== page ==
“I will put enmity between you and the woman,
and between your offspring and her offspring;
he shall bruise your head,
and you shall bruise his heel.” — Genesis 3:15 ESV
The Bible, despite containing passages and books with a great diversity of cultural backgrounds, literary genres, authors, and topics, has several key themes that run throughout its pages, beginning in Genesis and ending in Revelation. One of these themes is that of salvation: that though humans are sinful and in rebellion against their Creator, God has had a plan since the beginning (actually from before the beginning) to rescue and save us out of our sin and its consequences. Right now, we are somewhere past the middle of this process, which began in Genesis, culminated in the incarnation, life, death, resurrection, and ascension of Jesus Christ, and will have its ultimate consummation when Christ wraps things up upon his return.
The first of many mentions in the Old Testament of God’s promise of a Messiah (an “annointed one” who would save God’s people from their sins) is in Genesis 3:15, which is referred to by Biblical scholars as the Protoevangelium, from the Latin for “first gospel.” After Adam and Eve fell into sin, God addressed the serpent, who is Satan (Rev 12:9) and pronounced his judgment of doom. Satan may have had a temporary victory in causing the first pair to succumb to temptation, but God would send an offspring of Eve who would crush Satan’s head, though Satan might cause a wound to this offspring in the fight.
This offspring (or more literally, “seed”) of Eve is the Lord Jesus Christ. At the crucifixion of Christ, Satan bruised Christ’s heel in a figurative sense, and may have once again thought he had won a great victory. That triumph, however, was again only temporary, as Jesus rose from the dead and bruised Satan’s head, which is a far more serious blow than having one’s heel bruised. Christ’s death secured forgiveness of sins for those who trust in Christ, and his resurrection gave us victory over our final enemy, which is death (Heb 2:14).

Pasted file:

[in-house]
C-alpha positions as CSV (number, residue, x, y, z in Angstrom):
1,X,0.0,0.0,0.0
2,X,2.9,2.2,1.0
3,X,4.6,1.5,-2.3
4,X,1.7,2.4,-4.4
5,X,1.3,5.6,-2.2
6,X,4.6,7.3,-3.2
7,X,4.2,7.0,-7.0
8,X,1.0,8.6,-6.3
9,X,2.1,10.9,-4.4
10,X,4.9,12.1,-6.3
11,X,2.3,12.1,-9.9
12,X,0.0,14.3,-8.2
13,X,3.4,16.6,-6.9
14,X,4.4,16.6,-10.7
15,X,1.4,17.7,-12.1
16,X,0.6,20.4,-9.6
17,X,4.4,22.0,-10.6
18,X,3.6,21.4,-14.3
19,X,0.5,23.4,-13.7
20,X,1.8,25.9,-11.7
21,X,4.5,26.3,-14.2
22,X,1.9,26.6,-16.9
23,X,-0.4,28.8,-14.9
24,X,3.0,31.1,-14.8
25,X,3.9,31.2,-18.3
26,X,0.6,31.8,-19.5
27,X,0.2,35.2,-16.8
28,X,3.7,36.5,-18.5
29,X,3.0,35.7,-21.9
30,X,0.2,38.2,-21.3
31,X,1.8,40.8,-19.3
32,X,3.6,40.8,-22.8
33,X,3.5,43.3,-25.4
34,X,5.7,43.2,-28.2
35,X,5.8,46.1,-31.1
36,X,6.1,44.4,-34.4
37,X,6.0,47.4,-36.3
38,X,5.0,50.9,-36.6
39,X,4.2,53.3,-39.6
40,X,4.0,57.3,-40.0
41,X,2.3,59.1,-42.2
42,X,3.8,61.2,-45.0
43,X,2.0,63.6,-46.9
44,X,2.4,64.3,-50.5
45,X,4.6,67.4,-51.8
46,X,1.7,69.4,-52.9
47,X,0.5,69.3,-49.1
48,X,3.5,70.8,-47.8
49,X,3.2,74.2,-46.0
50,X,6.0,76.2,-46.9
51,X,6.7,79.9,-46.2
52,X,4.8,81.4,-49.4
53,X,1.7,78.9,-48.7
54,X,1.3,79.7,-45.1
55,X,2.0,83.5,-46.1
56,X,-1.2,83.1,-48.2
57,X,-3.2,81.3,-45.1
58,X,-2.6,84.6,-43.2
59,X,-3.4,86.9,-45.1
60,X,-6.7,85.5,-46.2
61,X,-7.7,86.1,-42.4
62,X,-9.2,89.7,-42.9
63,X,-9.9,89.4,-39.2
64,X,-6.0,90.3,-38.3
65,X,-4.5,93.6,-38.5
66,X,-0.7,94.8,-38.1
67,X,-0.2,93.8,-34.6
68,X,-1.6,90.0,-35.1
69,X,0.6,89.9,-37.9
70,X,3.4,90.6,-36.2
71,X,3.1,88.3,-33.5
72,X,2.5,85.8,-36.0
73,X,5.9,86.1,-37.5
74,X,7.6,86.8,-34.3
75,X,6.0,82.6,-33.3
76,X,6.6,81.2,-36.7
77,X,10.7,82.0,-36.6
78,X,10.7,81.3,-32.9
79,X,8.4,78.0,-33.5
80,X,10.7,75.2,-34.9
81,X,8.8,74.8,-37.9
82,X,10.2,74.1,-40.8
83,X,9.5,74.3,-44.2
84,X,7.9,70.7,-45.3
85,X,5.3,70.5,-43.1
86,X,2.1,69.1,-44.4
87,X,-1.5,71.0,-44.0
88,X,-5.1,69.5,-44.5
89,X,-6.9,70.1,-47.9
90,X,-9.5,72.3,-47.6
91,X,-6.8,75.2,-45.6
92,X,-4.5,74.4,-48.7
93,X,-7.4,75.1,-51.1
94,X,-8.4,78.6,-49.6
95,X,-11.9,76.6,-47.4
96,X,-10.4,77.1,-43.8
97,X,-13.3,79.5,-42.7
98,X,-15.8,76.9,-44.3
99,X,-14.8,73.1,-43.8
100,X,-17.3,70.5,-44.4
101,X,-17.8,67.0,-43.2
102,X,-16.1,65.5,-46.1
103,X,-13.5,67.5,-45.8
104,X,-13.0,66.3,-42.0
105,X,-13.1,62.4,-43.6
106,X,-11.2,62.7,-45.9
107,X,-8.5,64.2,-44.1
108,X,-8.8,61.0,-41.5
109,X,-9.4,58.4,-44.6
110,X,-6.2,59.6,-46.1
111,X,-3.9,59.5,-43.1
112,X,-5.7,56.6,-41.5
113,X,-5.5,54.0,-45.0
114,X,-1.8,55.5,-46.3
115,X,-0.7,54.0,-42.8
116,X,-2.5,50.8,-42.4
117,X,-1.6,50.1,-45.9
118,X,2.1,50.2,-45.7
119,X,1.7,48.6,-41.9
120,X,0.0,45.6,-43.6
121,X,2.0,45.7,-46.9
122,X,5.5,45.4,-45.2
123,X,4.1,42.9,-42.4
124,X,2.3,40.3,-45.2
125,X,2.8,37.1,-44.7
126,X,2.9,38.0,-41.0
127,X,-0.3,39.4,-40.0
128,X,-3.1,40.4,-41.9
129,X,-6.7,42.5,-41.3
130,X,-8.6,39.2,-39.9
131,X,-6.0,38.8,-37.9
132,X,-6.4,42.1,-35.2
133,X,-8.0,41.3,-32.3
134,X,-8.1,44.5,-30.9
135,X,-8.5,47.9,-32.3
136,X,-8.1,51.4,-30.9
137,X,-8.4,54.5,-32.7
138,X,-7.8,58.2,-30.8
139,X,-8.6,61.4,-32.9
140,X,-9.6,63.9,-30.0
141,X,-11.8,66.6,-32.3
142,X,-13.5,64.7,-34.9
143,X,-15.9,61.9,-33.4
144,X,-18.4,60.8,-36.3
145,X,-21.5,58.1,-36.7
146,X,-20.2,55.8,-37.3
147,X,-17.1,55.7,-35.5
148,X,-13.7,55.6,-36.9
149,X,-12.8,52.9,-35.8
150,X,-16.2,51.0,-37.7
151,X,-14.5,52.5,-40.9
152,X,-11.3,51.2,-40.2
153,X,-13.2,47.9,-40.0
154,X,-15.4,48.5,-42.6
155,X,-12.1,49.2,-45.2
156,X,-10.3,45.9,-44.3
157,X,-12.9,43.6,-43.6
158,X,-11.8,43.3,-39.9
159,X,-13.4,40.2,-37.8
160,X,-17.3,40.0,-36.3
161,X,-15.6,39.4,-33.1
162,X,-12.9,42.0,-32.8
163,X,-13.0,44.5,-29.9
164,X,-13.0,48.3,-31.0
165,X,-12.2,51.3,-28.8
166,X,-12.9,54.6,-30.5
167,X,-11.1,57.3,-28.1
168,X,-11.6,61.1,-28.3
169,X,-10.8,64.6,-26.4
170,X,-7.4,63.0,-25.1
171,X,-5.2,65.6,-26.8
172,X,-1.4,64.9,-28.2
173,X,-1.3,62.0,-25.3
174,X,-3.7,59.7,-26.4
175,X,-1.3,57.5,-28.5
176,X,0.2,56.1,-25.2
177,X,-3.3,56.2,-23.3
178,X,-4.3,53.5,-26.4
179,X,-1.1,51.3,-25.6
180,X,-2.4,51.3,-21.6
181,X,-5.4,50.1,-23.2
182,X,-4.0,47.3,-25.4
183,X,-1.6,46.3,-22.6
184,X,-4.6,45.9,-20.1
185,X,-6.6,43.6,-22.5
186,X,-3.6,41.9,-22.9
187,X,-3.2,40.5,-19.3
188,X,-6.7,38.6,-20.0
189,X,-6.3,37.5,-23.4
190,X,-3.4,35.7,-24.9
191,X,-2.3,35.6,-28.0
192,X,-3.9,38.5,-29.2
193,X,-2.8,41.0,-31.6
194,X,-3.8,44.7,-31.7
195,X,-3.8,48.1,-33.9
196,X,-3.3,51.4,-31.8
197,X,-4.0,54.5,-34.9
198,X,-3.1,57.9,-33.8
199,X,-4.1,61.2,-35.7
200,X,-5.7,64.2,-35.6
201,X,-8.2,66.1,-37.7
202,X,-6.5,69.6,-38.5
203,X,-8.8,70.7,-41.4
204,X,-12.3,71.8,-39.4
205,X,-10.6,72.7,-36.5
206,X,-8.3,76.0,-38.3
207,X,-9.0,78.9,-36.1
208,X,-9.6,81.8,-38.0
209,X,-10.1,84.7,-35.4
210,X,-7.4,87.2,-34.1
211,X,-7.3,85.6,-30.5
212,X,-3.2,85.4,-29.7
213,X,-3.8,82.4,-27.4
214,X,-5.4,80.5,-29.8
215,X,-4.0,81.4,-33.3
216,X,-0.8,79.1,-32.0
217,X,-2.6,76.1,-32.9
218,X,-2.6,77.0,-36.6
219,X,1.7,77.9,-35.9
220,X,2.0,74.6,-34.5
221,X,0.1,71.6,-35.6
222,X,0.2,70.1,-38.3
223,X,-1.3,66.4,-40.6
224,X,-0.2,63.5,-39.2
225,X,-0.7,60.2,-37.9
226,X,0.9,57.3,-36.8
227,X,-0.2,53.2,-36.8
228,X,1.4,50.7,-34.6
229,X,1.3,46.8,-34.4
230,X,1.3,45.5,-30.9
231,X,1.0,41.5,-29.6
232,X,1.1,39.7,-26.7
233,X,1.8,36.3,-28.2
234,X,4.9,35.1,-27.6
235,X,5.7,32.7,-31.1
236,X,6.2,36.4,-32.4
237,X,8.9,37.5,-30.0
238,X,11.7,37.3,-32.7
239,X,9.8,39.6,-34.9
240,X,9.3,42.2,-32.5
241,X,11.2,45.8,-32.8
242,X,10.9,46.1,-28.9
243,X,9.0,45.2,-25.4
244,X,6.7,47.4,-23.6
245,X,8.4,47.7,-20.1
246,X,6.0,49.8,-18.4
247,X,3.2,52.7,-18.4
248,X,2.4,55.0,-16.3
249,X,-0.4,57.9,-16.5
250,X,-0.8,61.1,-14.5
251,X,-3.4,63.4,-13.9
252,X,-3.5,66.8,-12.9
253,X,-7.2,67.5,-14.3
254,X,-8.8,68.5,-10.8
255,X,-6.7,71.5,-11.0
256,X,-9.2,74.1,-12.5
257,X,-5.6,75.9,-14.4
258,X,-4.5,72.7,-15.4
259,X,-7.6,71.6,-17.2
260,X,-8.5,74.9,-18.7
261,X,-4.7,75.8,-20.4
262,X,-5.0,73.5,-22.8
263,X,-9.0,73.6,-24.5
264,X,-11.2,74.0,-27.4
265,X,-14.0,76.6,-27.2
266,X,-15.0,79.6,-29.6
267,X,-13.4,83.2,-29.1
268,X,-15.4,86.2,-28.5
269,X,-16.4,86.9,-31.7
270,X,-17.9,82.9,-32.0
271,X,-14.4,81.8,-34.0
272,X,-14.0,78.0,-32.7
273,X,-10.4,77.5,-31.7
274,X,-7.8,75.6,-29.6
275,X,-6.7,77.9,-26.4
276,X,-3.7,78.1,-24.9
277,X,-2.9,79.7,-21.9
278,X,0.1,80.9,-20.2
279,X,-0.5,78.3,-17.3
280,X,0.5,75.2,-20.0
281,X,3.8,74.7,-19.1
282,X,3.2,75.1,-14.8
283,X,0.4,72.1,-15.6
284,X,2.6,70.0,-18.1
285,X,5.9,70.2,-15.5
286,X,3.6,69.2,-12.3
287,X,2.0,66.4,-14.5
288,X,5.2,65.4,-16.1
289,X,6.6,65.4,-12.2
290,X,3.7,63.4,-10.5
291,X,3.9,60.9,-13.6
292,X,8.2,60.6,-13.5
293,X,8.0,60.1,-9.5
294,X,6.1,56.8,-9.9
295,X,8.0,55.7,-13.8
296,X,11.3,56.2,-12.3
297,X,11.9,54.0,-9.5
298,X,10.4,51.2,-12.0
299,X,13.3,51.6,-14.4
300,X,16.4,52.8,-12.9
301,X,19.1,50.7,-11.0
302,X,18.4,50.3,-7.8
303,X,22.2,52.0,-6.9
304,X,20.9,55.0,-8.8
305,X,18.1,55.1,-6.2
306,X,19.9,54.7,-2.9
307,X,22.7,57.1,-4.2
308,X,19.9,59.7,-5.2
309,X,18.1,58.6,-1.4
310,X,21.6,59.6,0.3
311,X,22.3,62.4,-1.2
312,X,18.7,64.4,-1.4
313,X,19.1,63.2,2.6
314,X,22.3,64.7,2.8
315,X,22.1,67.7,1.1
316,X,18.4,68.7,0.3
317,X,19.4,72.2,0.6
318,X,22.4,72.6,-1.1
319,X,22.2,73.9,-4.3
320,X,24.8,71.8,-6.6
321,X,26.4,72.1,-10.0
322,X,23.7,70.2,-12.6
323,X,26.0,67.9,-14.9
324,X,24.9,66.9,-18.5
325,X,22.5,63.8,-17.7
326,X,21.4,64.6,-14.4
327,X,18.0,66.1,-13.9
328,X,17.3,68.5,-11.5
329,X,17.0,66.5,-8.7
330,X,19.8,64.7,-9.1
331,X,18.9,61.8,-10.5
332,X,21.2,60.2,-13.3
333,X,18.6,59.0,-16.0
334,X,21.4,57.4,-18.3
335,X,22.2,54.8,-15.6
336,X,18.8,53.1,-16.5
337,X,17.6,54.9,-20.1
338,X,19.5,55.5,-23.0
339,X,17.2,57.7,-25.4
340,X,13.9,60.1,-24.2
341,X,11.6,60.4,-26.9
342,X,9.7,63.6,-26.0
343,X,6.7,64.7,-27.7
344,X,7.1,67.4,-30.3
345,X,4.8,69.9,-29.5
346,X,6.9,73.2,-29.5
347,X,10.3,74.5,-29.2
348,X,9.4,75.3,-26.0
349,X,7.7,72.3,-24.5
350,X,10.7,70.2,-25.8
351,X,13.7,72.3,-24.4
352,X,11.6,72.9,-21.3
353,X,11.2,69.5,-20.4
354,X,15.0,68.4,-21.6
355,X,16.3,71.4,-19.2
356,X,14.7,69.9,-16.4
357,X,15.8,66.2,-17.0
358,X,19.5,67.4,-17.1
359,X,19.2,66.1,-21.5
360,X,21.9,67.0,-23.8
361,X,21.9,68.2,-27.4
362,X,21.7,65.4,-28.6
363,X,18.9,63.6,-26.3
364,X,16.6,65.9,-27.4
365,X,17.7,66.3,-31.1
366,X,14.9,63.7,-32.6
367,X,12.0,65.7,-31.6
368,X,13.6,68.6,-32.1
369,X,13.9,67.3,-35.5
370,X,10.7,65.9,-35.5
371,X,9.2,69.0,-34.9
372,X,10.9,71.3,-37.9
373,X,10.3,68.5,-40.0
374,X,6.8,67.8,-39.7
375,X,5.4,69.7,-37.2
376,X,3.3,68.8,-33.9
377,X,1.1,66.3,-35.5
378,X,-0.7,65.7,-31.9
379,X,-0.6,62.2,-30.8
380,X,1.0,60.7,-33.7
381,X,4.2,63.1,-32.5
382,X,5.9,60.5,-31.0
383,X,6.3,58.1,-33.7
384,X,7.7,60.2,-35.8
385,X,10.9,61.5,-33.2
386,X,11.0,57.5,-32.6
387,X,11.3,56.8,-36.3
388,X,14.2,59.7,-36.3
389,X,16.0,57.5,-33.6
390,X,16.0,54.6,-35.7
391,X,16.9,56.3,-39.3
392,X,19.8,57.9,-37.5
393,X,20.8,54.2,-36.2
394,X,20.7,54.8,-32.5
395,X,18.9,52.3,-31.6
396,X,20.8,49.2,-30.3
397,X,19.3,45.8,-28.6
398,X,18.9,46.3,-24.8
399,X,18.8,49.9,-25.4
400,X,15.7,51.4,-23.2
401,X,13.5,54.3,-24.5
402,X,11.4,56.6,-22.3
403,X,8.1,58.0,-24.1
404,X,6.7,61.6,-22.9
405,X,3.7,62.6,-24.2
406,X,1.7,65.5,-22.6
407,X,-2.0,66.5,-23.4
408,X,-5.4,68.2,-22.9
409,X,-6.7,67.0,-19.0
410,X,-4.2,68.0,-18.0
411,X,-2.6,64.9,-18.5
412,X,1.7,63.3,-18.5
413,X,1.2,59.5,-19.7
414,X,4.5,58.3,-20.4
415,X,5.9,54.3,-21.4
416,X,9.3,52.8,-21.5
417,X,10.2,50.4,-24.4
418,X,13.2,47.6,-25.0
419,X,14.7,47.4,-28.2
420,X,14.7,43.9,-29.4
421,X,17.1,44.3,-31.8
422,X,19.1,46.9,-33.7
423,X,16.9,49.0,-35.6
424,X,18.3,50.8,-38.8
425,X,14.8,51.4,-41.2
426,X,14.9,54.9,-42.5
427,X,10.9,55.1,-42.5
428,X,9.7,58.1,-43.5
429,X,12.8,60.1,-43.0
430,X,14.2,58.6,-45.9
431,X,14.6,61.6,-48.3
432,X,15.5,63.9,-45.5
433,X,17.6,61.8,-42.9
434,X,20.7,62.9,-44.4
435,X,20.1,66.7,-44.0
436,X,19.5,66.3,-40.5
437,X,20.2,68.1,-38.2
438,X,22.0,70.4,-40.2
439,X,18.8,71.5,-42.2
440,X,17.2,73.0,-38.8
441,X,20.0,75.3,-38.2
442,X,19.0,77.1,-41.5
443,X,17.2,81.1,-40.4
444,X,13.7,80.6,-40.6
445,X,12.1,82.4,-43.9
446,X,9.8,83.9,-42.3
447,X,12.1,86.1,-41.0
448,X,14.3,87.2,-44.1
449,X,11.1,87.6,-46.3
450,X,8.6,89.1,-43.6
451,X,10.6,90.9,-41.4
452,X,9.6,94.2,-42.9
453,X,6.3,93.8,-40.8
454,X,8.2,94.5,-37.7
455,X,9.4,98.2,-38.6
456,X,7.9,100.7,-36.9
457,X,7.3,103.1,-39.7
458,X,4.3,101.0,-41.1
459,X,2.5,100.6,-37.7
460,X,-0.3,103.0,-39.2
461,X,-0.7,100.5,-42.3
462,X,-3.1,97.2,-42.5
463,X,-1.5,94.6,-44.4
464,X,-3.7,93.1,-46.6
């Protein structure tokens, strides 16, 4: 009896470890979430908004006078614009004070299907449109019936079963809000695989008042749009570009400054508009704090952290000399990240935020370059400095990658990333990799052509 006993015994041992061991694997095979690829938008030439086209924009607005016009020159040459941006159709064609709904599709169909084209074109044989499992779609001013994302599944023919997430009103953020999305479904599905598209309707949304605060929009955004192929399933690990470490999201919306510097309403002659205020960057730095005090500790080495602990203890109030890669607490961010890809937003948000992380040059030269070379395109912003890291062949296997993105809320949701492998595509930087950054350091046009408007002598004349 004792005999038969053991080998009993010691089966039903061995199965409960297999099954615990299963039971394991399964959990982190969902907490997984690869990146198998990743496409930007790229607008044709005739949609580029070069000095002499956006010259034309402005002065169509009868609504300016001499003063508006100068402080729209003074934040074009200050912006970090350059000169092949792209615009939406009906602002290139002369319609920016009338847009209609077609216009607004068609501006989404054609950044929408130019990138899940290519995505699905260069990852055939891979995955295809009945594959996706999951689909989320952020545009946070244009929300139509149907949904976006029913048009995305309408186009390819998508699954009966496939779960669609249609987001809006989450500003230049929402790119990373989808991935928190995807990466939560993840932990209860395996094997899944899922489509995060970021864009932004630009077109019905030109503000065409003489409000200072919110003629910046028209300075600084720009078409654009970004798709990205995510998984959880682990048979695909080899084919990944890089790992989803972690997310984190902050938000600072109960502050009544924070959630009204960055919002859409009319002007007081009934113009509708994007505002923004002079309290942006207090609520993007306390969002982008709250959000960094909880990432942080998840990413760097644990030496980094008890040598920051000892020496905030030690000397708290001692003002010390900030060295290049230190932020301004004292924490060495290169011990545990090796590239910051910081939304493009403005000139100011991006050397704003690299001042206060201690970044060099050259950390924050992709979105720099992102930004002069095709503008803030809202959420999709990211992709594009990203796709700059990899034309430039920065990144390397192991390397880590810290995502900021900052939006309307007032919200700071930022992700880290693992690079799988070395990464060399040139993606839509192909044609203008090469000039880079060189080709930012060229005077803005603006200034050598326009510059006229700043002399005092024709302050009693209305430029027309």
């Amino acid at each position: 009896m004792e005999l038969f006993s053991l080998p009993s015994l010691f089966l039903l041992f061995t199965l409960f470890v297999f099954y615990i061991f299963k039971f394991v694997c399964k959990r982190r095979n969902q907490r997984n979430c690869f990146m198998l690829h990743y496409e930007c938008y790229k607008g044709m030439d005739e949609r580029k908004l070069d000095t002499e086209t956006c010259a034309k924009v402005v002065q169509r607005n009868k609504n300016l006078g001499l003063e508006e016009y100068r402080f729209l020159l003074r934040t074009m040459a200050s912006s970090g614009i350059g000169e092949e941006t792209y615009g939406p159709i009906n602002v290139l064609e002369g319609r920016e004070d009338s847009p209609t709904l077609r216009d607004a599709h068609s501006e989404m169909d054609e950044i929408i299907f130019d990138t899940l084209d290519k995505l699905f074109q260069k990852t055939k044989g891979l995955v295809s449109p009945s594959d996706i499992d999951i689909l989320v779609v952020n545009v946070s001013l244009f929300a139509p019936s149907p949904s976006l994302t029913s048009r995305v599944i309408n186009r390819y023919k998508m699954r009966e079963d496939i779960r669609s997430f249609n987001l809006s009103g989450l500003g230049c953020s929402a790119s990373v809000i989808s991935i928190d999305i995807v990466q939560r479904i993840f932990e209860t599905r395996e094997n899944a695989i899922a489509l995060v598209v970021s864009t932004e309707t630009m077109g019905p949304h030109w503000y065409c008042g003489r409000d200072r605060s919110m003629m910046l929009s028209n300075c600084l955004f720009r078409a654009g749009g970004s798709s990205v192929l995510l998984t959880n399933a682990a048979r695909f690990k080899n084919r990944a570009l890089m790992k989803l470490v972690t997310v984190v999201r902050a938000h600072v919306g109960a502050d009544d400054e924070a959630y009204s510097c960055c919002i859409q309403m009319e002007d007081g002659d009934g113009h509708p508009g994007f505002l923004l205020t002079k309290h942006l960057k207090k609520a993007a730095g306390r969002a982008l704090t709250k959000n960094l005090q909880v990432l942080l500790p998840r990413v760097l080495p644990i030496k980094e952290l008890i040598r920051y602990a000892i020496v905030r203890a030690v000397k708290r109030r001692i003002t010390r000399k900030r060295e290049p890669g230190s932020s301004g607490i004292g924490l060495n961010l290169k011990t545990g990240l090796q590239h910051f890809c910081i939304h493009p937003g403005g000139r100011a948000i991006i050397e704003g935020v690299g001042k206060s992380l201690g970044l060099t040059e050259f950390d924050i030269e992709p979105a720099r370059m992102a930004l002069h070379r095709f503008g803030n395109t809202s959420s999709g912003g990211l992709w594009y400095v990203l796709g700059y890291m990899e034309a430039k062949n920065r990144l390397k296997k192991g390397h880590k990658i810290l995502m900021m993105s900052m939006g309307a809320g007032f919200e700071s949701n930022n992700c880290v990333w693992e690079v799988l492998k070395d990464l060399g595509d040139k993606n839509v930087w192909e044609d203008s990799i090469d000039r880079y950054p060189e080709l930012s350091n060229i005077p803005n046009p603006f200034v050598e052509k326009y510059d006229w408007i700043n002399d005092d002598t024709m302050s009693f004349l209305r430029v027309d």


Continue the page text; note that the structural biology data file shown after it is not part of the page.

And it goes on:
The Protoevangelium was an announcement of an individual offspring of Adam and Eve who would destroy the work of the devil. But there is another sense in which we as individuals are either offspring of God, or offspring of Satan. Jesus (in John 8:31-59) got into a discussion (if that is the right word) with a group of Jews who were in opposition to him. They referred to themselves as being children of God (v. 41), but Christ turned and said,
“If God were your Father, you would love me, for I came from God and I am here. I came not of my own accord, but he sent me. Why do you not understand what I say? It is because you cannot bear to hear my word. You are of your father the devil, and your will is to do your father’s desires. He was a murderer from the beginning, and does not stand in the truth, because there is no truth in him. When he lies, he speaks out of his own character, for he is a liar and the father of lies.” — John 8:42-44
There are offspring of the serpent, who reject Christ, and children of God (John 1:12), who have put their faith in Christ. Which are you?
Grace and Peace